A month after abortion was decriminalised in 2019, 24-year-old mother Hannah Deannie had to travel to England for the procedure because a legal framework for providing the services across NI had yet to be published.

She said she immediately approached her GP for information but felt she got “a very hostile response”.

Deannie used the British Pregnancy Advice Service (BPAS), a charity that provides support to women in Northern Ireland who can’t access abortion locally.

“Even when it was available, it just didn’t feel like an accessible option,” she said. “It probably depends on who you get on the day because everyone is so divided.”

‘Postcode lottery’

The number of people travelling to England and Wales from Northern Ireland to access services has declined since decriminalisation, but there were still at least 161 abortions carried out in the two nations for Northern Irish people in 2021.

In terms of abortions taking place within Northern Ireland, Assembly documents reveal that there were 2,794 terminations recorded between 31 March 2020 and 31 January 2022.

But access varies across the five health and social care trusts, with a number of early medical abortion services having collapsed in recent years including both the Northern Trust and South Eastern Trust for periods of time. The Western Trust has been suspended since April 2021.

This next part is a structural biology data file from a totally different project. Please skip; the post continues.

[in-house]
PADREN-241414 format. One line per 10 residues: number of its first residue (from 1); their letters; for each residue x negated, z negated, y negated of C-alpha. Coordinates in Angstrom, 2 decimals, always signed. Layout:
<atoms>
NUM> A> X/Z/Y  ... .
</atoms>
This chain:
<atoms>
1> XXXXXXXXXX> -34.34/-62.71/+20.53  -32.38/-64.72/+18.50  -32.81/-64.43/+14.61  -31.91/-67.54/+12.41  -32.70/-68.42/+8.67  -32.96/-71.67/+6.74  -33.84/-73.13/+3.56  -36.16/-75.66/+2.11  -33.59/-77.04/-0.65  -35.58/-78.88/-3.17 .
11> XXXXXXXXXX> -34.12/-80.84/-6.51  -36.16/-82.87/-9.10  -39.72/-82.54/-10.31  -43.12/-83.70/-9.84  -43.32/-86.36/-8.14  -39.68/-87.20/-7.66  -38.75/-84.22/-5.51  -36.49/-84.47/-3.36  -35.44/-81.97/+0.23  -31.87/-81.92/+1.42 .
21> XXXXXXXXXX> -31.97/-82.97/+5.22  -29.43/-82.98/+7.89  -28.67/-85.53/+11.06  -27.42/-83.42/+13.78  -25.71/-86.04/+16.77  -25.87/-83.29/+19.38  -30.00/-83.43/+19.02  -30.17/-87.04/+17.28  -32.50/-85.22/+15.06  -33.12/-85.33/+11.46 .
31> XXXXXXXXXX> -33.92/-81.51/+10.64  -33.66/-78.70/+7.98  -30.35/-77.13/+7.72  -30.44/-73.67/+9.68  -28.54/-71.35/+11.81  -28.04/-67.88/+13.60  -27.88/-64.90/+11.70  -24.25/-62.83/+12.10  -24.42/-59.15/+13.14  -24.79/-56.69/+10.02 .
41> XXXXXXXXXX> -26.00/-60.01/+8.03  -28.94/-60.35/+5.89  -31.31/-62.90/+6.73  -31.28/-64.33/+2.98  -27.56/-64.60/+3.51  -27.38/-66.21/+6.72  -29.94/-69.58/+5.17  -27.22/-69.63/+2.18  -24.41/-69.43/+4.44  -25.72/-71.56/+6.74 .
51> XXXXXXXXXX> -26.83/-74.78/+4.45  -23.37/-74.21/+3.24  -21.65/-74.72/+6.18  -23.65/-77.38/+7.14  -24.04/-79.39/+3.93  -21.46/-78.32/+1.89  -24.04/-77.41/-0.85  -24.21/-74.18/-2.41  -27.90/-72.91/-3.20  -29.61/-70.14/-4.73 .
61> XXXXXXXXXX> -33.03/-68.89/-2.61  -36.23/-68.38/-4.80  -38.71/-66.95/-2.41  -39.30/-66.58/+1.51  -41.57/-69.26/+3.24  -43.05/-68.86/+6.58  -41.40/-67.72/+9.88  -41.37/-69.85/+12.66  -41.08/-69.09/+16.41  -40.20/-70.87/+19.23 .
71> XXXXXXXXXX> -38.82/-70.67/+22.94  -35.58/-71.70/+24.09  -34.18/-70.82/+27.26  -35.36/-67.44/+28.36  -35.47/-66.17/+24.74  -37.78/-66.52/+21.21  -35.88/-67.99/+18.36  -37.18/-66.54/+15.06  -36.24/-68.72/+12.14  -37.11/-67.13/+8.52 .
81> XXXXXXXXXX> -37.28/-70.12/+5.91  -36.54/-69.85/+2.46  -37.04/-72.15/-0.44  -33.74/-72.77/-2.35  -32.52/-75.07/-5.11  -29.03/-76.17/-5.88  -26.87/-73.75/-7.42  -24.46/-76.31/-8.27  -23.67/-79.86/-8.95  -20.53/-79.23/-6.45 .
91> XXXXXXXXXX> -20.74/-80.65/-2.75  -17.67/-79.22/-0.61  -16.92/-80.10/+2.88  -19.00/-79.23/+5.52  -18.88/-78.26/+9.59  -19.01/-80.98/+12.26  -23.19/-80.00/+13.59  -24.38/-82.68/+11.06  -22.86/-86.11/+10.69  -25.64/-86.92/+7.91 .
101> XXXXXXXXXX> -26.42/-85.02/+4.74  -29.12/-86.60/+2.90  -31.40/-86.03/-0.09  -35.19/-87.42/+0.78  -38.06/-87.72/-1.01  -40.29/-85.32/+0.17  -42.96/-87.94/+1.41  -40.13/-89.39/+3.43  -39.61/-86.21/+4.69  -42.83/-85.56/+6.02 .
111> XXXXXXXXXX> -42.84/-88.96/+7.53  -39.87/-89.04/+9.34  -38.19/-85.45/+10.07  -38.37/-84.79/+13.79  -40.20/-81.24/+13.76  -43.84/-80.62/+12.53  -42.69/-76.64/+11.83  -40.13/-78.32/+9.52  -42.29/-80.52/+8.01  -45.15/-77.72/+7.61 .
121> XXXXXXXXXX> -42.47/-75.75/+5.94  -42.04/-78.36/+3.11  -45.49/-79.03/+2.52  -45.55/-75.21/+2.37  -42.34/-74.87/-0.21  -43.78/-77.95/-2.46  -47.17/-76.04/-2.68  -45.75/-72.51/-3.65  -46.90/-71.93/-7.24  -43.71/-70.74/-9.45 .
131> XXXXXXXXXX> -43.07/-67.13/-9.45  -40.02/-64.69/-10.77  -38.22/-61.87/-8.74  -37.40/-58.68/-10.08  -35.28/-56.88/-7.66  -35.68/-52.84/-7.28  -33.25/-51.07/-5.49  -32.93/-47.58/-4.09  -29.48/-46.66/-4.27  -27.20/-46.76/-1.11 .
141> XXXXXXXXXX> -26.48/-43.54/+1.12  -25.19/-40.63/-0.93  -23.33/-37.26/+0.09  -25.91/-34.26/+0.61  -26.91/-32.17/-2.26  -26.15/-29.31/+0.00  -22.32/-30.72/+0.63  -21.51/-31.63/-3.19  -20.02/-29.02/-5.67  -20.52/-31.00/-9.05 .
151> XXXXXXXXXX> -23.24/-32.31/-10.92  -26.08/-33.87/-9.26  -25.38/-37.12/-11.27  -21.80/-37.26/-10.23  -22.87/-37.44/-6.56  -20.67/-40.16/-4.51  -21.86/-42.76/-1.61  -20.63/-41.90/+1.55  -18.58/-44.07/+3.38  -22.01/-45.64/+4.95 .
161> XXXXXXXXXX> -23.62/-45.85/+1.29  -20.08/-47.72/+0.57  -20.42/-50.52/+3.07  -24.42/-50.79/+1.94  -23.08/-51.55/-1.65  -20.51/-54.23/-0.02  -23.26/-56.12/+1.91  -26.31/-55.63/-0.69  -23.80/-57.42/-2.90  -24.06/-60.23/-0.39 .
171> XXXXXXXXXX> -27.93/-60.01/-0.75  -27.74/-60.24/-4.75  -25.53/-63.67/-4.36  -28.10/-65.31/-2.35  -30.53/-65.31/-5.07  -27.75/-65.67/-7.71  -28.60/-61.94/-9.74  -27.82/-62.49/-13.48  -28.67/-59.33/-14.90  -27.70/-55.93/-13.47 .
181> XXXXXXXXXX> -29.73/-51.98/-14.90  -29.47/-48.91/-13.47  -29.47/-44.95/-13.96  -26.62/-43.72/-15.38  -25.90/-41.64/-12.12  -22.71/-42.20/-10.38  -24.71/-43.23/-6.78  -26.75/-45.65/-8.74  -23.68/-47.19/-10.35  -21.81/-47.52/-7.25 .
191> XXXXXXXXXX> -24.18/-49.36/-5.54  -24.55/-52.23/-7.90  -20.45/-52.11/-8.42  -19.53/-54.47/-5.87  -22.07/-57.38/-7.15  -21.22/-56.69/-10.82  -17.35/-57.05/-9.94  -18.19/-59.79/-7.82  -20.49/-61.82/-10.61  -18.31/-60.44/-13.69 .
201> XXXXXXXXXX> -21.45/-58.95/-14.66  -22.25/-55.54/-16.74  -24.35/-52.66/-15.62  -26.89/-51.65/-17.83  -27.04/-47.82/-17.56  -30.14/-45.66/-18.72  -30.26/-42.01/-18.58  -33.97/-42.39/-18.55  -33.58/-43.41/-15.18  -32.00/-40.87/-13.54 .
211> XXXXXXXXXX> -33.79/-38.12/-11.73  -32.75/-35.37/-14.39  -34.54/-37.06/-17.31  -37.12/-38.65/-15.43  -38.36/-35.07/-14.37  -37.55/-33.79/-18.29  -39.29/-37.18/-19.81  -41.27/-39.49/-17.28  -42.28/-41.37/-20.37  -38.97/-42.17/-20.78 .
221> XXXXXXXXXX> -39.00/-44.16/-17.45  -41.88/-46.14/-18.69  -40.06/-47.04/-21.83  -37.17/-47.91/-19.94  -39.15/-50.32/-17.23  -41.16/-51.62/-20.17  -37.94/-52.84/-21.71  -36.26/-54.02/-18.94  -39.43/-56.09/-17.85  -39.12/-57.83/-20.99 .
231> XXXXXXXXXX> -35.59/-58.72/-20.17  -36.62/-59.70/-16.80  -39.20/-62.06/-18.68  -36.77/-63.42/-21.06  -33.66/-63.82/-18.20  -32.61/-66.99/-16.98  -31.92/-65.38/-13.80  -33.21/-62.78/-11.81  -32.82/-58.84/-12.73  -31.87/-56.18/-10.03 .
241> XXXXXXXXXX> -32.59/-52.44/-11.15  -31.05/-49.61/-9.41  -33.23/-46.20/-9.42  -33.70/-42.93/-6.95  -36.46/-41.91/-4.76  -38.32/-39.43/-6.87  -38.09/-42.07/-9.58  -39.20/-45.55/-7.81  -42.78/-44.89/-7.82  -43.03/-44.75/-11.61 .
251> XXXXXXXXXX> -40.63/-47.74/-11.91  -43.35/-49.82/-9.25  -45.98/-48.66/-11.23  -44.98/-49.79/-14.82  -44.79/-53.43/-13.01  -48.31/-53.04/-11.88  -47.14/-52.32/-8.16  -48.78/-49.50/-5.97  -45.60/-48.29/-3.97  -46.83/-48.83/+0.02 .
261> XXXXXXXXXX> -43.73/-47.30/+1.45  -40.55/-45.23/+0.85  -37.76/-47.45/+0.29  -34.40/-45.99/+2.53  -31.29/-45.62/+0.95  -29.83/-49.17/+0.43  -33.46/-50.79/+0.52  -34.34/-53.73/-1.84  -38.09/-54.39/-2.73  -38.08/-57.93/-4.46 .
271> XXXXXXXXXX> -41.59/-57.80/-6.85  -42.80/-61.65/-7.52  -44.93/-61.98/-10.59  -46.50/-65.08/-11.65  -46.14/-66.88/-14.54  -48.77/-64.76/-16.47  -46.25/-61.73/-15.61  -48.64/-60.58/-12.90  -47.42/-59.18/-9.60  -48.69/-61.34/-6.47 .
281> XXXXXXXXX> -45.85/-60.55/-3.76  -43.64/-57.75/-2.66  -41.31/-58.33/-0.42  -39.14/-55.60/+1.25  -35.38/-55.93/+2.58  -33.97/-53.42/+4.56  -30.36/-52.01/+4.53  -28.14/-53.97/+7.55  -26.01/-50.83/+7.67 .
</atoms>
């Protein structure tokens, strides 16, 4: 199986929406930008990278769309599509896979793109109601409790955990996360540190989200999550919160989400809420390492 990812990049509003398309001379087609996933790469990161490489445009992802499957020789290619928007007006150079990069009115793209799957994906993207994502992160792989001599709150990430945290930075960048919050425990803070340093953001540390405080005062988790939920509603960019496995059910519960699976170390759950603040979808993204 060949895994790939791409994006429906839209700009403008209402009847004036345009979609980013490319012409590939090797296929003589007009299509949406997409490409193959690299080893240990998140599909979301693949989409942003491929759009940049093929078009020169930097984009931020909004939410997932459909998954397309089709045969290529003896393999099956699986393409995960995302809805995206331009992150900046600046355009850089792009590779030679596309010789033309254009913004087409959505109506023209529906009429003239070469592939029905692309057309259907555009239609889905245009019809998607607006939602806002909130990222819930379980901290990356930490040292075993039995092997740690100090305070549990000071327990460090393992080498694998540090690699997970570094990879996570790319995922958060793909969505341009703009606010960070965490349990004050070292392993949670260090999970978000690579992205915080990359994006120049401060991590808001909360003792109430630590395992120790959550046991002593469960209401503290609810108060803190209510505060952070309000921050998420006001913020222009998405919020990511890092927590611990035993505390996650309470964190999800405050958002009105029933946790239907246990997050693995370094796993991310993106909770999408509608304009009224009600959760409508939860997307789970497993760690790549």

During this time, women who want abortions have to travel to other trusts or to England – or pay privately in the Republic of Ireland.

Grainne Teggart, deputy programme director of Northern Ireland for Amnesty International UK, says fully commissioned services are “long overdue”.

“We need to see a swift end to our postcode lottery for provision,” she said. “The refusal of the Northern Ireland health minister to deliver commissioned services is a damning indictment of his failure to prioritise the health of women and girls.”

As Connor puts it: “Abortion rights in and of themselves are not enough when they don’t mean much in practice.”

Polarised politics

Goretti Horgan from Alliance for Choice explains that the political landscape of Northern Ireland is vital to understanding abortion there.

Like the US, which largely sees Republicans and Democrats on opposite sides of the abortion question, in Northern Ireland the difference in position between unionists and nationalists is stark. The Democratic Unionist Party (DUP) and Ulster Unionist Party are both anti-abortion in all instances.

Importantly, says Horgan, Northern Ireland health minister Robin Swann, of the Ulster Unionist Party, is openly anti-abortion – even though he is in charge of commissioning full abortion services in Northern Ireland.

In February 2016, Swann voted against an amendment to introduce abortion for life-limiting disabilities and in June 2020, he voted in favour of a motion to reject the imposition of abortion legislation in Northern Ireland.